Publication: Cape Argus Issued: Date: 2004-05-28 Reporter: Angela Quintal

Ngcuka Guilty of Violating Zuma's Rights



Cape Argus

Date 2004-05-28


Angela Quintal

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National Prosecuting Authority head Bulelani Ngcuka has violated Deputy President Jacob Zuma's constitutional rights and prejudiced him, says the Public Protector's office.

These are the findings of Public Protector Lawrence Mushwana on a complaint by Zuma that Ngcuka had abused his office in a Scorpions' investigation into alleged corruption by the deputy president.

Mushwana, who handed his report to National Assembly Speaker Baleka Mbete on Friday morning, has recommended that parliament take urgent steps against Ngcuka and his prosecuting authority and hold them accountable for:

Failing to co-operate with the Public Protector in the investigation of Zuma's complaint.

Infringing on Zuma's constitutional right to human dignity and causing him to be improperly prejudiced.

Acting in an unfair and improper manner in regard to Zuma.

Mushwana wants the cabinet to ensure the ministerial co-coordinating committee contemplated by the National Prosecuting Authority is convened as a matter of urgency to determine policy guidelines on how the Scorpions should function.

The legislation says the committee should consist of at least five cabinet members.

Mushwana said that during the investigation, his office had relied on Ngcuka and former justice minister Penuell Maduna.

They had been approached on several occasions to provide information and replies to Zuma's complaints.

"Apart from repeatedly stating that the matters that Mr Zuma complained about were sub judice and therefore beyond investigation by the Public Protector, they failed to provide any assistance."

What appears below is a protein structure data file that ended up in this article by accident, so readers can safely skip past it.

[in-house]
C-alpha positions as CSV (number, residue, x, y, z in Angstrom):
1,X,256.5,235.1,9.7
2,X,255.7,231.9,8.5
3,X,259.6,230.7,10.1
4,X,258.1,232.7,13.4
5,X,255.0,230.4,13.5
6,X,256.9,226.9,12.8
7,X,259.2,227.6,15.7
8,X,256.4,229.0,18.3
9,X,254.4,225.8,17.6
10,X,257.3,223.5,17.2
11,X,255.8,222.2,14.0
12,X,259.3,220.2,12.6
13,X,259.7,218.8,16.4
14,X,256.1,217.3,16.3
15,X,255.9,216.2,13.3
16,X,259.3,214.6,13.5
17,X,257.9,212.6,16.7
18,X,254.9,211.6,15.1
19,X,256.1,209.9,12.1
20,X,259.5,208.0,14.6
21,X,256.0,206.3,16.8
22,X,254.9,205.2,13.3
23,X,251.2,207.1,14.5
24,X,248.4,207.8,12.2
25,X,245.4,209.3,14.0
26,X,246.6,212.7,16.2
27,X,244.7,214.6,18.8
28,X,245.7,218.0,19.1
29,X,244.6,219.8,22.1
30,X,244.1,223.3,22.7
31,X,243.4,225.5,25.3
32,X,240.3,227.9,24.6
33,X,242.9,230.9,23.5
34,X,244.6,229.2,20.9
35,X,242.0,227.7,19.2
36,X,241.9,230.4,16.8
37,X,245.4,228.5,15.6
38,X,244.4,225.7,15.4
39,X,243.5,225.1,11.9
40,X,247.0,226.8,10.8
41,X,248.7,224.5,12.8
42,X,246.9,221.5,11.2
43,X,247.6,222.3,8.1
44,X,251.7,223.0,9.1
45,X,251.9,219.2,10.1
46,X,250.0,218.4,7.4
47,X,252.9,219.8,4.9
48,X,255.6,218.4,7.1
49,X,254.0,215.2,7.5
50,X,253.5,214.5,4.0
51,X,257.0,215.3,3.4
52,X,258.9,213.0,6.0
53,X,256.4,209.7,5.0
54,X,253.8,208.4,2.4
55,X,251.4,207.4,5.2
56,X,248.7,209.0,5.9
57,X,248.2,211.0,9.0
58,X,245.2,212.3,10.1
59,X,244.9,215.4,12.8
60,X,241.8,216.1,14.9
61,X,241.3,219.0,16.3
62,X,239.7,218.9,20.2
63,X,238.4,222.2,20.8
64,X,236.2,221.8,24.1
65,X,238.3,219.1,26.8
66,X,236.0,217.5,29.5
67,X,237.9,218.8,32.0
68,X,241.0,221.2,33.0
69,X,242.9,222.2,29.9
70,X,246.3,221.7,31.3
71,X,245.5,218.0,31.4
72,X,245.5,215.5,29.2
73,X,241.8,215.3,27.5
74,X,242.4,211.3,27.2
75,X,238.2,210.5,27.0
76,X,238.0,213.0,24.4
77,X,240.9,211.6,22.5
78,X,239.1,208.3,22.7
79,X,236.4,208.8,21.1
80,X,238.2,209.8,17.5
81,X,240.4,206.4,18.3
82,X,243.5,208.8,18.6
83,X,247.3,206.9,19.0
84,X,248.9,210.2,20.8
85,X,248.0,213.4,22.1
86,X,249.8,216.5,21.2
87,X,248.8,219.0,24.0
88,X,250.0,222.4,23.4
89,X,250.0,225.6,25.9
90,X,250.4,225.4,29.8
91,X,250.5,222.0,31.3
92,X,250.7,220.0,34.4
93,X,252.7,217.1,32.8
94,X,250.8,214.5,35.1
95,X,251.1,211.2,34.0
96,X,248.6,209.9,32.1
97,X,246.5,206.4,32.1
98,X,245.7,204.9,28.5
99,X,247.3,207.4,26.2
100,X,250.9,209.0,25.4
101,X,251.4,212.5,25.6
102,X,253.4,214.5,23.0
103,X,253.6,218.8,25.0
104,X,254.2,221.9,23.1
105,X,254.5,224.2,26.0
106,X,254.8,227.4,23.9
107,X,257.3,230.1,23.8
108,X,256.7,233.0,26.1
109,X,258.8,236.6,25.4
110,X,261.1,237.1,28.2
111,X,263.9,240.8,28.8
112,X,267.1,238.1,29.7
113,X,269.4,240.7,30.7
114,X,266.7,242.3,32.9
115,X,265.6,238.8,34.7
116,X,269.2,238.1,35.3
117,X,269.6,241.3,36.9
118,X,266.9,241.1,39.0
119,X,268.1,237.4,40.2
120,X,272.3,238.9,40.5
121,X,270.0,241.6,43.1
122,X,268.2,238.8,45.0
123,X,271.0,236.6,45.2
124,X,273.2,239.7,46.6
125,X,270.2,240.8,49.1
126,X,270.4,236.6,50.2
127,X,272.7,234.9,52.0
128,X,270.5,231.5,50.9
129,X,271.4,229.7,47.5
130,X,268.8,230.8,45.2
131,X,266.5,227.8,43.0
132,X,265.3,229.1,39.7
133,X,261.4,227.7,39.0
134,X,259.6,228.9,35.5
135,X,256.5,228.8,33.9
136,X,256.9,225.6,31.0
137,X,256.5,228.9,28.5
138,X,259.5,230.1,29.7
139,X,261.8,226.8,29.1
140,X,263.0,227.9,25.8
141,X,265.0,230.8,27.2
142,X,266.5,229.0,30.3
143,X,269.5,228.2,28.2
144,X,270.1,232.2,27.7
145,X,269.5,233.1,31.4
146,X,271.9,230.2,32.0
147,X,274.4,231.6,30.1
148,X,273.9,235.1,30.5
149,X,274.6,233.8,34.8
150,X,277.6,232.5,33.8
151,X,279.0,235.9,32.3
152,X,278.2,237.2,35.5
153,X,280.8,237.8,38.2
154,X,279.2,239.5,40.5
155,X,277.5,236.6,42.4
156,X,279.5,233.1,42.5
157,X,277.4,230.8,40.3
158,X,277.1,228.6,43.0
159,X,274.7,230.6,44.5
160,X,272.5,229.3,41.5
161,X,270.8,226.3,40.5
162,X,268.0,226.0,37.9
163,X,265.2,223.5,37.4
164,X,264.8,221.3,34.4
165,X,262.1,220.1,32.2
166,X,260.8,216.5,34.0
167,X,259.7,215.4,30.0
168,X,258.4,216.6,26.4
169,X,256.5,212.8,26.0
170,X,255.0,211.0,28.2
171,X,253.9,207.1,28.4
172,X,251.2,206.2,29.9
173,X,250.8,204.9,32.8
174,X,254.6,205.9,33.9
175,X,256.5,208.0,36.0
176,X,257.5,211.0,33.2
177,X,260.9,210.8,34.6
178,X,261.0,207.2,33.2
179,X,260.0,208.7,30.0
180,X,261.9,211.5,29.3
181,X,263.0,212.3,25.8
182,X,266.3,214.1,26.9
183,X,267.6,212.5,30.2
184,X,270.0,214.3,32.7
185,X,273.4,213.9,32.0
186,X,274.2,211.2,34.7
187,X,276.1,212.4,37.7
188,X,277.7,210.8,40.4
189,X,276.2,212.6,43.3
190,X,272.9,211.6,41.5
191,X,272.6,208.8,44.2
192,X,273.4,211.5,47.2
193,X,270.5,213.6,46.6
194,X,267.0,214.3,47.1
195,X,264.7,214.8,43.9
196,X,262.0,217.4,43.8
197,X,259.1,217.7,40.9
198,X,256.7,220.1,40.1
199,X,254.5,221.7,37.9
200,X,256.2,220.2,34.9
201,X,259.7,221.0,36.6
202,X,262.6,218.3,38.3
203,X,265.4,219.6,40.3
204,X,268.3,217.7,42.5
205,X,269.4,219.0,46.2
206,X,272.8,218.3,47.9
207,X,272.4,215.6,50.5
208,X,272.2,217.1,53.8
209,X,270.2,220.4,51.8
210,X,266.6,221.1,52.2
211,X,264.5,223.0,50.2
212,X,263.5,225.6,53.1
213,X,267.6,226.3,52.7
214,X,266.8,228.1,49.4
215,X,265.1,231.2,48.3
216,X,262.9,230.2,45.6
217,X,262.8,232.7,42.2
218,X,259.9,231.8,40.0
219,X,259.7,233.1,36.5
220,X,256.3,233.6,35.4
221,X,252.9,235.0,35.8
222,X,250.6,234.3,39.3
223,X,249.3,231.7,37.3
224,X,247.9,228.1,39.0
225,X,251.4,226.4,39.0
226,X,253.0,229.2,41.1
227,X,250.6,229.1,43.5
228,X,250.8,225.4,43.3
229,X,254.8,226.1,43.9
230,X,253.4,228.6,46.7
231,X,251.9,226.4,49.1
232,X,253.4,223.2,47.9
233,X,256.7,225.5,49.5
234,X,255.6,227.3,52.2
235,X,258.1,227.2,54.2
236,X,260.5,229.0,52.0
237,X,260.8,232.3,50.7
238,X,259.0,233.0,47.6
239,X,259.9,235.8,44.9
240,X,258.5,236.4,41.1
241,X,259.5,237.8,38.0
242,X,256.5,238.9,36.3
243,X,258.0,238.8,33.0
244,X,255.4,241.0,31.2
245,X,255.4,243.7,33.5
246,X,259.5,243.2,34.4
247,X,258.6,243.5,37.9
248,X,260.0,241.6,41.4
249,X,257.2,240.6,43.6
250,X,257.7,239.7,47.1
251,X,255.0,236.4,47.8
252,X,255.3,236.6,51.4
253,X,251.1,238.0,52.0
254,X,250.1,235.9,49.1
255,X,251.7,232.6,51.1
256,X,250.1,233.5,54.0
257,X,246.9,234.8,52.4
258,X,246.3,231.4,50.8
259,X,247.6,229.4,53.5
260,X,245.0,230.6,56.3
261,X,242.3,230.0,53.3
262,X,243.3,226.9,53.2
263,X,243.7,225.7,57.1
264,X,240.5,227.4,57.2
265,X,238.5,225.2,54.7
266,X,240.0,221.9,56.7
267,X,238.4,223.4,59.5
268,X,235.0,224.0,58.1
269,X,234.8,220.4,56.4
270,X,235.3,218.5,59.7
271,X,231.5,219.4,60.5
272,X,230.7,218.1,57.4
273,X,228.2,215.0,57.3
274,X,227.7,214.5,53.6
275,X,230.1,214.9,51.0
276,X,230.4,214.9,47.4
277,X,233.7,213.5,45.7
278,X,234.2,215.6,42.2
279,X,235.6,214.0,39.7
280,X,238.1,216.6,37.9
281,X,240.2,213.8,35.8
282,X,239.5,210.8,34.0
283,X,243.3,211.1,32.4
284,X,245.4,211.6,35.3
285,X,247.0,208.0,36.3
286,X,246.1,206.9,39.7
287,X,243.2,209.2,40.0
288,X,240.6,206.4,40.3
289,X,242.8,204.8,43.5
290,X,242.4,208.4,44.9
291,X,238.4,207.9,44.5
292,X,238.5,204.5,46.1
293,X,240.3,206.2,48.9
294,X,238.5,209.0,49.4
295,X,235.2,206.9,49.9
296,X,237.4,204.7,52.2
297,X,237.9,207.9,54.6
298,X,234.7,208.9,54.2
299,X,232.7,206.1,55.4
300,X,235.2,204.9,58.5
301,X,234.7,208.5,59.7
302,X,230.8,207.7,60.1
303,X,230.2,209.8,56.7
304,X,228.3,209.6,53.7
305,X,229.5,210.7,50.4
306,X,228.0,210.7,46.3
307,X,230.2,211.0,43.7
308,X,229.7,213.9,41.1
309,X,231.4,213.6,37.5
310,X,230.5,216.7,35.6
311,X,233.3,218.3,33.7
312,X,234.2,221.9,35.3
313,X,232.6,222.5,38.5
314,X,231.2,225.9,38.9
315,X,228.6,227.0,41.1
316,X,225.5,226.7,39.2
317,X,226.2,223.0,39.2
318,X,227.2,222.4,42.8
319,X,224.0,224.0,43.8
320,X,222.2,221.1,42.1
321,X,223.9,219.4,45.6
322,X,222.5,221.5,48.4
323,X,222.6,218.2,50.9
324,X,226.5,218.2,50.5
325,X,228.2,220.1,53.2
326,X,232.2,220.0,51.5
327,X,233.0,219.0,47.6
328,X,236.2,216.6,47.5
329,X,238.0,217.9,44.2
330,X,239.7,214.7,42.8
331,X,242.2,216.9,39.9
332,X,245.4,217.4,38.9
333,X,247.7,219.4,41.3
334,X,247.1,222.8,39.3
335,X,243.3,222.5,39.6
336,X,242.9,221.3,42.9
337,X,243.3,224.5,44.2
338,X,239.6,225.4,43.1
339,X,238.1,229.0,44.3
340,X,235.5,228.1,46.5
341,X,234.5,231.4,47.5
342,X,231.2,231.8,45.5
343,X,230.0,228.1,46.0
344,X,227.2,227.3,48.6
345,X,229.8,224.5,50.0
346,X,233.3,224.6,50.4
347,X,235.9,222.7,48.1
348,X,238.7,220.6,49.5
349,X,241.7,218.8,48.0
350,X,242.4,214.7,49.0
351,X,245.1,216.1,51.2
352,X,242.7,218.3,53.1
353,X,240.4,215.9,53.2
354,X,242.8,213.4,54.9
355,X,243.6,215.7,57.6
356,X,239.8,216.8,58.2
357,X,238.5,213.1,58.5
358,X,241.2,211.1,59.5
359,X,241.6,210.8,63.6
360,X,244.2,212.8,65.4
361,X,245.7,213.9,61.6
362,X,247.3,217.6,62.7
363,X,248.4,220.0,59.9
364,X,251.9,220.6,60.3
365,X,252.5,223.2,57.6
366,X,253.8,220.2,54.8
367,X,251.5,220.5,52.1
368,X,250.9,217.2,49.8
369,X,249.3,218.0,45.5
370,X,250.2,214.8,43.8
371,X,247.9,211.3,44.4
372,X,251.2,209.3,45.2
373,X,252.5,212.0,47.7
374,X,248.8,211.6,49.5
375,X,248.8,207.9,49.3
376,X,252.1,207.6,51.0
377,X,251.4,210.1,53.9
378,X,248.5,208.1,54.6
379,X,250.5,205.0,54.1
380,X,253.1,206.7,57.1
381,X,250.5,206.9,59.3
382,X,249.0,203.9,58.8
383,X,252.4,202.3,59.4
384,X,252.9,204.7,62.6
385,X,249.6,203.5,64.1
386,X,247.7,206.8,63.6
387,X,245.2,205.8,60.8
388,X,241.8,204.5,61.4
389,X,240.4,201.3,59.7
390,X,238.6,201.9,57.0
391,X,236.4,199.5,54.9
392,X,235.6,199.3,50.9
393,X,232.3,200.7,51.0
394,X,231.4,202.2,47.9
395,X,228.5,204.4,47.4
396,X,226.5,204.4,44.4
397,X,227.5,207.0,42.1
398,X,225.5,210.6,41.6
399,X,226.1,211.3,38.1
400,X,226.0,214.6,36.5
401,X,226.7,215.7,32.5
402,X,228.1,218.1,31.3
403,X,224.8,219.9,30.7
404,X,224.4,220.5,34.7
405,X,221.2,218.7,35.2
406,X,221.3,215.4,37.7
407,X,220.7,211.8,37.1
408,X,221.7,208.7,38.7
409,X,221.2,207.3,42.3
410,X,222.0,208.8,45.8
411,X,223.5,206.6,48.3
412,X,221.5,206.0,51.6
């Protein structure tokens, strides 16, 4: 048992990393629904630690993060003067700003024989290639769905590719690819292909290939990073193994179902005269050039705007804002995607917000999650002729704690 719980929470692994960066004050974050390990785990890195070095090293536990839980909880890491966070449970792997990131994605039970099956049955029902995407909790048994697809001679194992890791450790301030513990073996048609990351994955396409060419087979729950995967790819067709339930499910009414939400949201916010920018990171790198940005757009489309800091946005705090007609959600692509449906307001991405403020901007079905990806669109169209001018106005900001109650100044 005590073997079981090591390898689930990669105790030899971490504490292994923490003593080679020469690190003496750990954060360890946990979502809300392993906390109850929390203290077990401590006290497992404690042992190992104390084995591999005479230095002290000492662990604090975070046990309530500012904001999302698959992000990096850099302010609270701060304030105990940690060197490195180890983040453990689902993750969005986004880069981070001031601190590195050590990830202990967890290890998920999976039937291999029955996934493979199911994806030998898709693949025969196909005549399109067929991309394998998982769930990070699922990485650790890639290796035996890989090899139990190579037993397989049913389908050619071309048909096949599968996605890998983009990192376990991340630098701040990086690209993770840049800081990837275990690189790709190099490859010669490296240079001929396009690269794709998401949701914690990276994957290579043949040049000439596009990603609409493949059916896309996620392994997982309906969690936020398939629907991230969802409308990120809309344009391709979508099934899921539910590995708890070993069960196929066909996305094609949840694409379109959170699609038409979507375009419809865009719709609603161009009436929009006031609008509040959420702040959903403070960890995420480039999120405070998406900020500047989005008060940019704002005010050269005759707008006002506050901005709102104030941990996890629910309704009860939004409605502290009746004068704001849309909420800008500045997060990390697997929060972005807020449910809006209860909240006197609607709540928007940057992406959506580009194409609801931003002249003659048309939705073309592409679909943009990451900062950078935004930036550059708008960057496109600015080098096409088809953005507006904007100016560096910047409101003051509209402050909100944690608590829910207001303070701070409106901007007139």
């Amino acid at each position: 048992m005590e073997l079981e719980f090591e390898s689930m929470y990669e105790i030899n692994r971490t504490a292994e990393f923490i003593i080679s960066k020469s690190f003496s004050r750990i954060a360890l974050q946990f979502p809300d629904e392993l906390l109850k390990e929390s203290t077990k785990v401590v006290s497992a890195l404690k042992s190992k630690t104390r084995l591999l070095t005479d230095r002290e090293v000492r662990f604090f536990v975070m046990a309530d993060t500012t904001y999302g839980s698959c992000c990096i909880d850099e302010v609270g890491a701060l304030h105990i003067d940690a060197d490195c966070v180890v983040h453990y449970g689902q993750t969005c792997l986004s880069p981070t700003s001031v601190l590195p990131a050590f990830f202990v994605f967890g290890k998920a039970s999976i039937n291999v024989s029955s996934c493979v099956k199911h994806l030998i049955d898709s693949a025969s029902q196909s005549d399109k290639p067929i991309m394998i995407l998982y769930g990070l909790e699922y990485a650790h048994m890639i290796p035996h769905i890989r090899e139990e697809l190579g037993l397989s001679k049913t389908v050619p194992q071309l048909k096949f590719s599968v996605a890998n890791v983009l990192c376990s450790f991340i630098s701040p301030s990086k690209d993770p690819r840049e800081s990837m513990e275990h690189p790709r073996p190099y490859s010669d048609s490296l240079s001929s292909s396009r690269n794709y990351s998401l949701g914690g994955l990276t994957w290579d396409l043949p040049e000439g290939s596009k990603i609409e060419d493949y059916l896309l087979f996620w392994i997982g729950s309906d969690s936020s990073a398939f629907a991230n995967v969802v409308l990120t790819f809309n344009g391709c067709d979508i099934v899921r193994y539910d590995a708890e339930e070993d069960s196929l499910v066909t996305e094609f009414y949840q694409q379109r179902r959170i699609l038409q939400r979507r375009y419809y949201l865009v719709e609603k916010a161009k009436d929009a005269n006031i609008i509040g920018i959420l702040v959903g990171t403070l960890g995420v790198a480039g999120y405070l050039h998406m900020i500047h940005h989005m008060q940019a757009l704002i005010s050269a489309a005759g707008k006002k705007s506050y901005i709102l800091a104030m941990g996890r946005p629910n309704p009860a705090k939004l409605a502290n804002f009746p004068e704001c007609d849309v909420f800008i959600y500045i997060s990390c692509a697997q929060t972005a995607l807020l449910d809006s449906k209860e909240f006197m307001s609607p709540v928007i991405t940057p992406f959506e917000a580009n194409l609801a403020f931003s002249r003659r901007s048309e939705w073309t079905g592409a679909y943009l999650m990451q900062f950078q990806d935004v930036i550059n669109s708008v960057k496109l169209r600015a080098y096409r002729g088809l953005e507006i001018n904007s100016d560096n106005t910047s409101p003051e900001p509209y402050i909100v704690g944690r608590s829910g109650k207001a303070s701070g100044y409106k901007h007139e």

Mushwana said his investigation had been conducted in a manner that did not interfere with the performance of the powers and functions of the prosecuting authority.

While parliament should look into why Ngcuka failed to co-operate, "it would serve no purpose to make any recommendations in regard to Maduna's improper failure" as he was no longer a cabinet minister, Mushwana said.

Both Ngcuka and Maduna had been constitutionally obliged to co-operate with the Public Protector in the investigation of the complaints, Mushwana said.

Their failure to do so "had resulted in the public protector having to conclude the investigation without the benefit of proper responses by those implicated by the complaints of the deputy president".

Mushwana found that a press statement by Ngcuka in Johannesburg on August in 2003, that there was a prima facie case of corruption against Zuma, but he would not be prosecuted, "unjustifiably infringed upon Mr Zuma's constitutional right to human dignity and caused him to be improperly prejudiced".

The statement was unfair and improper.

Mushwana found Ngcuka "had probably not informed" Zuma of the criminal investigation again him soon after it started as claimed.

This included an internal investigation that found that Ngcuka had not been party to the leaks.

However, there was strong circumstantial evidence that privileged information in the possession of the prosecuting authority found its way to unauthorised persons outside its structures".

With acknowledgements to Angela Quintal and the Cape Argus.